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Thursday, 26 November 1936


Senator GUTHRIE (Victoria) . - The sum of £4S,'200 is provided for the Meteorological Branch of the Department of the Interior. That is an increase of £9,787 over the expenditure for 1935-36. The results are most disappointing, in that ' very seldom are rains, floods or storms correctly fore cast. I am amazed that forecasts to-day are not more reliable than they were ten or twenty years ago, when information upon which to base them was obtained by telegram from only a comparatively few centres, whereas now, with broadcasting stations throughout the country, and also in adjacent countries, reliable data, covering a much wider area than formerly, is easily obtainable. It is also possible to obtain very valuable meteorological information from ships travelling to and from Australia. In a primary-producing country like Australia, reliable meteorological information is of immense importance. I do not object to the expenditure of money on the Meteorological Branch - indeed, if reliable forecasts could be assured, I should be agreeable to double the vote - but the forecasts are so unreliable that the expenditure is hardly justified.

Senator Sir GEORGEPEARCE (Western Australia - Minister for External Affairs) [9.40]. - The increased vote over the expenditure last year is .due mainly to the creation of six new positions, resulting from an extension of meteorological services in connexion with civil aviaton. As honorable senators are aware, meteorological reports are of great assistance to aviators, and, with the expansion of air services, the functions of this department must be extended.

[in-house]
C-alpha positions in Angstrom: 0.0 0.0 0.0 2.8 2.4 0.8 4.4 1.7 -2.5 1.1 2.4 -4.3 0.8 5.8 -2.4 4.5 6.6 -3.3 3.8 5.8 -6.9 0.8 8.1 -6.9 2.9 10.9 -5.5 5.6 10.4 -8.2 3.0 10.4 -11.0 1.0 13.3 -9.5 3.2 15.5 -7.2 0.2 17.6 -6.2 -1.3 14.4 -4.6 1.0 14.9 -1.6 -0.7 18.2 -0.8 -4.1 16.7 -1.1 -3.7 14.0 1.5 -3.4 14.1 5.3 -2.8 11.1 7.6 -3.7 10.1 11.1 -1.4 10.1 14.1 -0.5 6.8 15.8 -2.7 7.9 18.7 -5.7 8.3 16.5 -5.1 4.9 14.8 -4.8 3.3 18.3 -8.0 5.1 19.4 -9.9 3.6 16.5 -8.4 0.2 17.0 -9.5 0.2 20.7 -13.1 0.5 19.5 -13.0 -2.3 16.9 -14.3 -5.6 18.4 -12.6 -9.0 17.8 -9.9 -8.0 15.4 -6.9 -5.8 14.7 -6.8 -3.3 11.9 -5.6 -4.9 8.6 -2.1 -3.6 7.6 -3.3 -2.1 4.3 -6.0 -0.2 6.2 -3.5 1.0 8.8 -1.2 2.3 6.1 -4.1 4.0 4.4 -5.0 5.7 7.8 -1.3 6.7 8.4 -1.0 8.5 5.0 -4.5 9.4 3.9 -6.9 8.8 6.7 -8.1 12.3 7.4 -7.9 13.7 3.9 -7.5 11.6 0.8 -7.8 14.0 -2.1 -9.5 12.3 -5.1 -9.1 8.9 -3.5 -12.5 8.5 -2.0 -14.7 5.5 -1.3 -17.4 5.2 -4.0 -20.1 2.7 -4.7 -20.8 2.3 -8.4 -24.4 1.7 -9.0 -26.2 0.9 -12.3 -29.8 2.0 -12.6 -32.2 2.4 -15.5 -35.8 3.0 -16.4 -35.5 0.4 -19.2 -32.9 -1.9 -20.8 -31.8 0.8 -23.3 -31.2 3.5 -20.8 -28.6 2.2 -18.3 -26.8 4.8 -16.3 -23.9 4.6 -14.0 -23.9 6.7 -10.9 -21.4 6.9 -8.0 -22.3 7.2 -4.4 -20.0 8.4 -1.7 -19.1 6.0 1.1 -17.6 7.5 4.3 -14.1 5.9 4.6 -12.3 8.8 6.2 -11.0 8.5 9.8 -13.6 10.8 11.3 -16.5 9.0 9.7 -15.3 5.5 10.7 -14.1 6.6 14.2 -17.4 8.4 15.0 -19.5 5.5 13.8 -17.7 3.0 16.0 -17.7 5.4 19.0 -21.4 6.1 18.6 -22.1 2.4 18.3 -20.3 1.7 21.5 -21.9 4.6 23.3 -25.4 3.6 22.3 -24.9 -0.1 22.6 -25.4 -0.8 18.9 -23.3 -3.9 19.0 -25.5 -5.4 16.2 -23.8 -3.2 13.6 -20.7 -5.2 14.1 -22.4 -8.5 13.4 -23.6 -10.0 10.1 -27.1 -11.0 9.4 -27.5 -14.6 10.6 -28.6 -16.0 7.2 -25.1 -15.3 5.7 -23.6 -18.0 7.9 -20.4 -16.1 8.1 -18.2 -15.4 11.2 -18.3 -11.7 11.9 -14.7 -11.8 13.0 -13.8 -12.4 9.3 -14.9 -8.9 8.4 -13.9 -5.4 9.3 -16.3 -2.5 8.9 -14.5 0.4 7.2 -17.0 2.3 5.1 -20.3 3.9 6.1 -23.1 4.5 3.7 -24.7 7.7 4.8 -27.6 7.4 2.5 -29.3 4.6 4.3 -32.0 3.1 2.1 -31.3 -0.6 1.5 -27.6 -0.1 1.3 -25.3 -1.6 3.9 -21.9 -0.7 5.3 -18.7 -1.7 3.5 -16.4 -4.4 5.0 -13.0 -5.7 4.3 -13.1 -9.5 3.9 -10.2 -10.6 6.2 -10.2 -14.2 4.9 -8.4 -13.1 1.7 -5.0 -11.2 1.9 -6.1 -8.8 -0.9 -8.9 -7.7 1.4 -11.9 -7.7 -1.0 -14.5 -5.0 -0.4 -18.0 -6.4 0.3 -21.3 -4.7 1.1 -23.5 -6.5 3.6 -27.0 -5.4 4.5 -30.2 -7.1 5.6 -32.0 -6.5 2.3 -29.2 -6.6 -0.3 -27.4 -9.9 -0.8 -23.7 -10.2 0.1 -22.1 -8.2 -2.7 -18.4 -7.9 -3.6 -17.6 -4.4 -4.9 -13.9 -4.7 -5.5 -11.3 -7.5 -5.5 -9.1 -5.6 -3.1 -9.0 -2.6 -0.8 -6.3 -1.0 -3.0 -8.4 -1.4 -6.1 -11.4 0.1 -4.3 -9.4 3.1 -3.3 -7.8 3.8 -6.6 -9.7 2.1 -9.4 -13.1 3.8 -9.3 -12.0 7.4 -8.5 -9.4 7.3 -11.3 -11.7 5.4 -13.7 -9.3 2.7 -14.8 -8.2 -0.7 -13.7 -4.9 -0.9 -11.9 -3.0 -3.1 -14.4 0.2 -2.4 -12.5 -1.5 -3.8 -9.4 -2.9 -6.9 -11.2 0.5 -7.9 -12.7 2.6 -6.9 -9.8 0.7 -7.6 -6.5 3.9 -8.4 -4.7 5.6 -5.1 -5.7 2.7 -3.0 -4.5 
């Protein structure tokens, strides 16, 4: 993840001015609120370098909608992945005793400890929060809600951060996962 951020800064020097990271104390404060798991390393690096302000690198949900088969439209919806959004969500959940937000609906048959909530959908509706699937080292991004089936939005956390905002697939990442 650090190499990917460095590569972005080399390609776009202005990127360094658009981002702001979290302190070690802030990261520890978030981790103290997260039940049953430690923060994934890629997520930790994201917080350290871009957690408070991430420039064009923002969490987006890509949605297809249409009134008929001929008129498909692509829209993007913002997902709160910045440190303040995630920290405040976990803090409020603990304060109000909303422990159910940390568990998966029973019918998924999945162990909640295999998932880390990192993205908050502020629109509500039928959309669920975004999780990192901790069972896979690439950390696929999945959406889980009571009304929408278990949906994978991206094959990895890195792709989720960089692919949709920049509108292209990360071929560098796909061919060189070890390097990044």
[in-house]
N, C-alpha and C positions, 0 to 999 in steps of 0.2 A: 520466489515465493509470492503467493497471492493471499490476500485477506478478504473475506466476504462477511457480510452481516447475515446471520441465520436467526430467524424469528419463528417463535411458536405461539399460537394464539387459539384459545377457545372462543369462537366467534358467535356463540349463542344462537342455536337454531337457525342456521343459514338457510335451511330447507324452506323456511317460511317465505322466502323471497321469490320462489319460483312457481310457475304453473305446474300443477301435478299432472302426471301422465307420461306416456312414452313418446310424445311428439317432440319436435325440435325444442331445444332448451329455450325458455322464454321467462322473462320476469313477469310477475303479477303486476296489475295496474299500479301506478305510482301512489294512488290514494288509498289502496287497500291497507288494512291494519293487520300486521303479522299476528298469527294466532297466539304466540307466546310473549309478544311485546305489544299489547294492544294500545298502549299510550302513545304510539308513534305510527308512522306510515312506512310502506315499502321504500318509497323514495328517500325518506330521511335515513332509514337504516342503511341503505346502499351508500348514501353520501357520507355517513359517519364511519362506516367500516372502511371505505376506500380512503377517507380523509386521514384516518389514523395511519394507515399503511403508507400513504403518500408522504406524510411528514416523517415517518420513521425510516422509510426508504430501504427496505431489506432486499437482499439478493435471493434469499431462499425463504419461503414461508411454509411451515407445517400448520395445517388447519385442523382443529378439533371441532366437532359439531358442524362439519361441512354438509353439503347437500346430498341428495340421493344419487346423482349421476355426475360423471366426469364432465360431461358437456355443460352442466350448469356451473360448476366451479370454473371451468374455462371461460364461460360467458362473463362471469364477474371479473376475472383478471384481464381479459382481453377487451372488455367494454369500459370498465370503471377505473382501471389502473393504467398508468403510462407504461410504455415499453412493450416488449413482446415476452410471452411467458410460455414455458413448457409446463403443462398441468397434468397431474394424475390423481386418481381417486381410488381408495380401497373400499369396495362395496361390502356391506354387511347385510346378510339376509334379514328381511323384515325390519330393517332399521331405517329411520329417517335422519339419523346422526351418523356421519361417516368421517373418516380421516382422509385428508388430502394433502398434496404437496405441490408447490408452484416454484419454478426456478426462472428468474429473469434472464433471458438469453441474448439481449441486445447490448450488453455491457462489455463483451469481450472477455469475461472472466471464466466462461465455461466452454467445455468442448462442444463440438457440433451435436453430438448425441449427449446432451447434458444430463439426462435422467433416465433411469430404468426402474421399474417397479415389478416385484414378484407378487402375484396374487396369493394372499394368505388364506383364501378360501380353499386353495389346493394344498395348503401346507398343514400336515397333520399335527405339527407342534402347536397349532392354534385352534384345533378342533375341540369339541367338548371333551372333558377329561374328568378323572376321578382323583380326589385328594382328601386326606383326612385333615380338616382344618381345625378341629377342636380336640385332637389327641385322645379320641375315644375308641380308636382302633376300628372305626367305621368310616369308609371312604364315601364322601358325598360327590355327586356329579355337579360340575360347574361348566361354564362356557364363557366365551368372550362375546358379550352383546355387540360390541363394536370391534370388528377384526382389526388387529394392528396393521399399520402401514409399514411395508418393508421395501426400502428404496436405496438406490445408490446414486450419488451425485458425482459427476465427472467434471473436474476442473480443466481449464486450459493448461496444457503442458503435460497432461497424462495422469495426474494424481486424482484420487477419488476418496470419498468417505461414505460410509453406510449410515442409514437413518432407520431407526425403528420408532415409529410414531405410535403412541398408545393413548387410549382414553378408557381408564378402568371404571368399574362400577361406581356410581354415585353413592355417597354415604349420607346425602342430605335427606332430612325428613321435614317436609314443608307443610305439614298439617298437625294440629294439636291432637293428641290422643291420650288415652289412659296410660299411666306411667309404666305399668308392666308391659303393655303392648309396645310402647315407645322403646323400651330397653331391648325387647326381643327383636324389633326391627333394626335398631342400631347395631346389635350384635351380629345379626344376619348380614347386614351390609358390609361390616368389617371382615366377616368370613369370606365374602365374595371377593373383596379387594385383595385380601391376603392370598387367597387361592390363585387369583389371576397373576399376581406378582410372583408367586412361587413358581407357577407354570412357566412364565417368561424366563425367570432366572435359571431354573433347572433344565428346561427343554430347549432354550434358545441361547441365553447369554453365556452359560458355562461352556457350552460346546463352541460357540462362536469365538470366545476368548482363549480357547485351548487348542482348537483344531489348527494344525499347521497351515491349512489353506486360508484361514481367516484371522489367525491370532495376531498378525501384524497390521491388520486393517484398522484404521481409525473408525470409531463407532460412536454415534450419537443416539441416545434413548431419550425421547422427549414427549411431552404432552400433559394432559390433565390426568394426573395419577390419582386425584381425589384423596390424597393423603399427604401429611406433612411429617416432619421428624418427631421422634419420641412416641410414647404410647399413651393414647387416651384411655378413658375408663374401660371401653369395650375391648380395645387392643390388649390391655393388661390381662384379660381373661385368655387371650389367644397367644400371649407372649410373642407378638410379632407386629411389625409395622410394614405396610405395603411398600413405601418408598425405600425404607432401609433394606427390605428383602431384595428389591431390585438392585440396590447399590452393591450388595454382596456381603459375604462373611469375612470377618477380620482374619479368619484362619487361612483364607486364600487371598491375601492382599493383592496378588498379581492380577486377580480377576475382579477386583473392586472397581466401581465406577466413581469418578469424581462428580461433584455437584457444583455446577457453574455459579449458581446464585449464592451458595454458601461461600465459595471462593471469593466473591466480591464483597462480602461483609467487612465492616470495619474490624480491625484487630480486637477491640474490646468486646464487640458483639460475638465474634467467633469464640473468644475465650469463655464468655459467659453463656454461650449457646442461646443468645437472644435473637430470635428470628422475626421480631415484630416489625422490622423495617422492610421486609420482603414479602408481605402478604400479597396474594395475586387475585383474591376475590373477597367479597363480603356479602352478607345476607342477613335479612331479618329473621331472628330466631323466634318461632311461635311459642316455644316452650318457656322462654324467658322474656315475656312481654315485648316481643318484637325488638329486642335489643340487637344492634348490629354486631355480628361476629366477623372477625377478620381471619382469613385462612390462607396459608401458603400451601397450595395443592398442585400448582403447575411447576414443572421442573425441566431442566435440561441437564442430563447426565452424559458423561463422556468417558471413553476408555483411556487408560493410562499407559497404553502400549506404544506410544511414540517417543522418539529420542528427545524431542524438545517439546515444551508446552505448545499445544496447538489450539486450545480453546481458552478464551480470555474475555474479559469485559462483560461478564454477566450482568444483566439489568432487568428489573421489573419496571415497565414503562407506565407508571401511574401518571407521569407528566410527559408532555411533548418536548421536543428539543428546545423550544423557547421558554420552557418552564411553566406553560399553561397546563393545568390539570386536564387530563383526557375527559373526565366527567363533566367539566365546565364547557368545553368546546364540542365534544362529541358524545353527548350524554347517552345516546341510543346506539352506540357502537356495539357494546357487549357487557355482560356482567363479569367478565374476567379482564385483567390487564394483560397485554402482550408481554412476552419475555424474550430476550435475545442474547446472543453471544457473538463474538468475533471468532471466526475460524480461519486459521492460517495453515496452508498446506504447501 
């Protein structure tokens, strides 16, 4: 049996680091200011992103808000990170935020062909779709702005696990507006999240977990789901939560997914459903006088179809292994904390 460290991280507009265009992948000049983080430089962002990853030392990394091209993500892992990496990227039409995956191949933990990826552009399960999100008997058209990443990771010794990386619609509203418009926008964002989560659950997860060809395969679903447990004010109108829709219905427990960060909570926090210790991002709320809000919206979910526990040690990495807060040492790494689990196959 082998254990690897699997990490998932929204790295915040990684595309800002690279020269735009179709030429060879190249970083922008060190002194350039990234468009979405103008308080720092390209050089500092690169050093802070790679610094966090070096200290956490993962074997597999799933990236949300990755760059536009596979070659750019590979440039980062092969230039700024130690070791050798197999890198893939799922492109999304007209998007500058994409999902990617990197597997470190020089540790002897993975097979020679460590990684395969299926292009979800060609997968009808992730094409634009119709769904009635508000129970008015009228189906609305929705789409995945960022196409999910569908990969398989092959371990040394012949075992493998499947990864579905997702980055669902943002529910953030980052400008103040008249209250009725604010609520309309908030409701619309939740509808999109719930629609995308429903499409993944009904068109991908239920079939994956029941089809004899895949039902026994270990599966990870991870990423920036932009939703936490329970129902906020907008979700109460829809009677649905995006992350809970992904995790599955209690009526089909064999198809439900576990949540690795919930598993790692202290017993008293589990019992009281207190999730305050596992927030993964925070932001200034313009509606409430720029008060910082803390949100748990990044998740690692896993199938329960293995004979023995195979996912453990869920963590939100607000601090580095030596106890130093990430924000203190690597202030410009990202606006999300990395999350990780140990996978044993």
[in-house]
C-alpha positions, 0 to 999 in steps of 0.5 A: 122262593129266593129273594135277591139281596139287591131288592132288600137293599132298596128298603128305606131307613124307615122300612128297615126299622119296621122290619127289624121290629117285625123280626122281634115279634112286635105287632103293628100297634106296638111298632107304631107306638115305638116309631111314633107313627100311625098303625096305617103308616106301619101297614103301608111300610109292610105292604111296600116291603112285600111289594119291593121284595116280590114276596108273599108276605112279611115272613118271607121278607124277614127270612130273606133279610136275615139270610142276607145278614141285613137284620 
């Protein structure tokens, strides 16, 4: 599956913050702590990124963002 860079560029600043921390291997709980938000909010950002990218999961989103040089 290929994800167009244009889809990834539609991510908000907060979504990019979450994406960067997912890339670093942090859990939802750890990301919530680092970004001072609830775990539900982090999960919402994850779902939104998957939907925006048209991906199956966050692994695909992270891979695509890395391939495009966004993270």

As regards the accuracy of the reports, I sympathize with Senator Guthrie; but I suppose that, after all, meteorologists are only human. In this connexion, I am reminded of an incident which occurred a good many years ago, and in which no present officer of the branch was concerned. One of my daughters contemplated going to a picnic with the daughter of the meteorologist in the State in which we were then living. The day before the picnic- she asked her friend what she thought the weather would be like, and was informed that it would- be all right. My daughter then said, "You ought to know, because your father is the State Meteorologist". She received the astonishing answer, " I do not go by what father says, but by mother's corns ". Apparently even the members of a meteorologist's family do not always regard the official -forecasts as infallible. Apart, however, from the issuing of weather forecasts, the officers of the branch have other services to perform, included in which is the issue of flood warnings, which are of great value. to the Community.







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